How One American Citizen Was Forcibly Drafted Into the South Korean Army
Illinois-born Young Chun thought a stint teaching English in Korea would be a quick and easy way to pay off his mounting post-college debt. He could not have been more wrong.
Illustrations by Danielle Chenette
Young Chun looked at the letter dumbly. It was all in highly formal Korean, a language he barely understood. But there was no mistaking the second sheet of paper contained in the envelope that had arrived at his apartment that morning. It was a notice from the Department of Justice, written in both English and Korean. The young American, offspring of naturalized Korean immigrants, was barred from leaving South Korea.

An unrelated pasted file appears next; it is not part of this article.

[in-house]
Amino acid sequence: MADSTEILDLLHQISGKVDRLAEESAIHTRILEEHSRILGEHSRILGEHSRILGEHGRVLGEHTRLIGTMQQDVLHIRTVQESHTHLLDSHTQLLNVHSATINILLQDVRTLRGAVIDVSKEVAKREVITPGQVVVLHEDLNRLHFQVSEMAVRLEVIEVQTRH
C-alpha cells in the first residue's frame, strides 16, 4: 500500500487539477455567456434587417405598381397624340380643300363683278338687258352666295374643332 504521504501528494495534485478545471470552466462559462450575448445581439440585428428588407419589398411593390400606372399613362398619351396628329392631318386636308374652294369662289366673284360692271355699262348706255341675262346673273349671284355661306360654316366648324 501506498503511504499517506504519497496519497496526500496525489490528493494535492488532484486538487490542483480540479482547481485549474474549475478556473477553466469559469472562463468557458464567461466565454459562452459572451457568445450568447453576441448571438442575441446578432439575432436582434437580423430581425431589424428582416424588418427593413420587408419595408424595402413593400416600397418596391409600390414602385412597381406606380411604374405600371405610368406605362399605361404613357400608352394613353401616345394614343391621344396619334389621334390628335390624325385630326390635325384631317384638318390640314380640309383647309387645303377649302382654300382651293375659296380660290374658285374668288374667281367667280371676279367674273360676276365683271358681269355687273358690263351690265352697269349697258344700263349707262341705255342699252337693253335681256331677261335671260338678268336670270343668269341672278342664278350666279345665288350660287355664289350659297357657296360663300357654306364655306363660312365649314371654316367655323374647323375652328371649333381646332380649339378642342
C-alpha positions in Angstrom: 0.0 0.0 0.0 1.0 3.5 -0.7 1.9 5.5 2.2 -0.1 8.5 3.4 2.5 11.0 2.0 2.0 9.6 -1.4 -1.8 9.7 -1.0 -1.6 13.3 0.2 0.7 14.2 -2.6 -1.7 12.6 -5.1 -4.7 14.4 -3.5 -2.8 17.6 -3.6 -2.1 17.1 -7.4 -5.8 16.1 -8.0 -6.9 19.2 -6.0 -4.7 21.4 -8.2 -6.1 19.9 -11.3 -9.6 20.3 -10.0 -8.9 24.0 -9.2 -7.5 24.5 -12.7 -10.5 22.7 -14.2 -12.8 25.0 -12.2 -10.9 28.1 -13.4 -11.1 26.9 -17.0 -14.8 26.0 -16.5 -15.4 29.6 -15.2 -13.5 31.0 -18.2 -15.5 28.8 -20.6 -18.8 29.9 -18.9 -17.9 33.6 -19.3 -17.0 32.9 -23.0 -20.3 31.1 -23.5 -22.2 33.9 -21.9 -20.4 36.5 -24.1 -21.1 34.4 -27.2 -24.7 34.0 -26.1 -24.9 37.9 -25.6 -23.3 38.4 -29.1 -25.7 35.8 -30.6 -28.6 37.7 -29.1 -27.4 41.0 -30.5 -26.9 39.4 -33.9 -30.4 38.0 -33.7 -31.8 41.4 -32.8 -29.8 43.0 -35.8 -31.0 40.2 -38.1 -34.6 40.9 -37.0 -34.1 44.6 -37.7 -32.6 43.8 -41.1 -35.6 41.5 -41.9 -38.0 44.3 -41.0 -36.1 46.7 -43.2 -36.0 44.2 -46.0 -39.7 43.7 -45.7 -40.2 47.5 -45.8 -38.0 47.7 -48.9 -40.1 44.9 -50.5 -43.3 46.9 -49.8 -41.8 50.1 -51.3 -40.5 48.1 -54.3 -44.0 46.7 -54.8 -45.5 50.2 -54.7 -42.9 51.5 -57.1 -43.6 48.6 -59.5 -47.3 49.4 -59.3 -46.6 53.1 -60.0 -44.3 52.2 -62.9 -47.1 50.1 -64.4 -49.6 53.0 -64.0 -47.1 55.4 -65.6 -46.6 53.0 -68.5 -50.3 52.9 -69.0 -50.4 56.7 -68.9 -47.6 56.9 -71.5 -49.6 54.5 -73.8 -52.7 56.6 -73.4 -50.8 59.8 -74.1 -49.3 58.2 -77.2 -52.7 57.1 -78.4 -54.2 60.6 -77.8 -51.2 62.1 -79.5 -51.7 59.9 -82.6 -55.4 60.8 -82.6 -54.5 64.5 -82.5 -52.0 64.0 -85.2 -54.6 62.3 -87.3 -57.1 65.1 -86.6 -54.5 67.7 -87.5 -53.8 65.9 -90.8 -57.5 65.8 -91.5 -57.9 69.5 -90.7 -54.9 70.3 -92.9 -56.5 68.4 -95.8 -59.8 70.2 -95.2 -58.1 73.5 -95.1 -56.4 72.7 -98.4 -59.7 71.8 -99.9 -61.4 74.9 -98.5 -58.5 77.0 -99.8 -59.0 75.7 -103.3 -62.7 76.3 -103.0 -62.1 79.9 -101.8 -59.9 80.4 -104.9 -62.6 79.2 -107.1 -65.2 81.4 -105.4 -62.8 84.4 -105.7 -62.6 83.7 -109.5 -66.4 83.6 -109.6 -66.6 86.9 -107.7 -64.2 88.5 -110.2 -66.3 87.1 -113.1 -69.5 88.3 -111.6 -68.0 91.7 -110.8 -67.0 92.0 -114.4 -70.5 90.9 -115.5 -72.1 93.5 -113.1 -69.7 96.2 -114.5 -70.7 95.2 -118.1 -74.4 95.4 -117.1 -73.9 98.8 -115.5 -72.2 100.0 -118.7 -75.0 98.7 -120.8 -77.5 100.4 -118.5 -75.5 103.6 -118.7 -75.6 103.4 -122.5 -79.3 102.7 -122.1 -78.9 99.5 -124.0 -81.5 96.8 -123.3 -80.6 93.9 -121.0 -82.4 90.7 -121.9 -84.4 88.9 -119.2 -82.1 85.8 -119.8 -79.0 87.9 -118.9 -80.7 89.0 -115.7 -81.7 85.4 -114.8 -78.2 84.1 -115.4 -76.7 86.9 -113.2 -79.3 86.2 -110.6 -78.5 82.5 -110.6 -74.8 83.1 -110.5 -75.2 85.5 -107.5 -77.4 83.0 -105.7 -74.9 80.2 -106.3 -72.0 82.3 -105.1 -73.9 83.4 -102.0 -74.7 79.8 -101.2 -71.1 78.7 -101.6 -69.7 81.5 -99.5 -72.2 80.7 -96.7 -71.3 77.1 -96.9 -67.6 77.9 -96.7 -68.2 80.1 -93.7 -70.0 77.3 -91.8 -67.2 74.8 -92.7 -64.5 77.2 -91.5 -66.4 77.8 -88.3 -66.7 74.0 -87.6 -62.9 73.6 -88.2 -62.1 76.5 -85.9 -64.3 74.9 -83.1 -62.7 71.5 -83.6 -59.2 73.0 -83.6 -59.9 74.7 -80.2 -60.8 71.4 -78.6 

Overcome with dread, Chun now knew what the first letter meant. It was his draft notice for South Korea’s mandatory military service.
“It’s scary, and the same time it’s like, there’s no way this is true,” Chun says twelve years later, remembering the moment in 2003 that would seal his fate as an American citizen forcibly drafted into the South Korean military.
It wasn’t supposed to be this way. Chun had only come to the country with the plan of teaching English for a year, a seemingly easy way of making a dent in his mounting credit card de…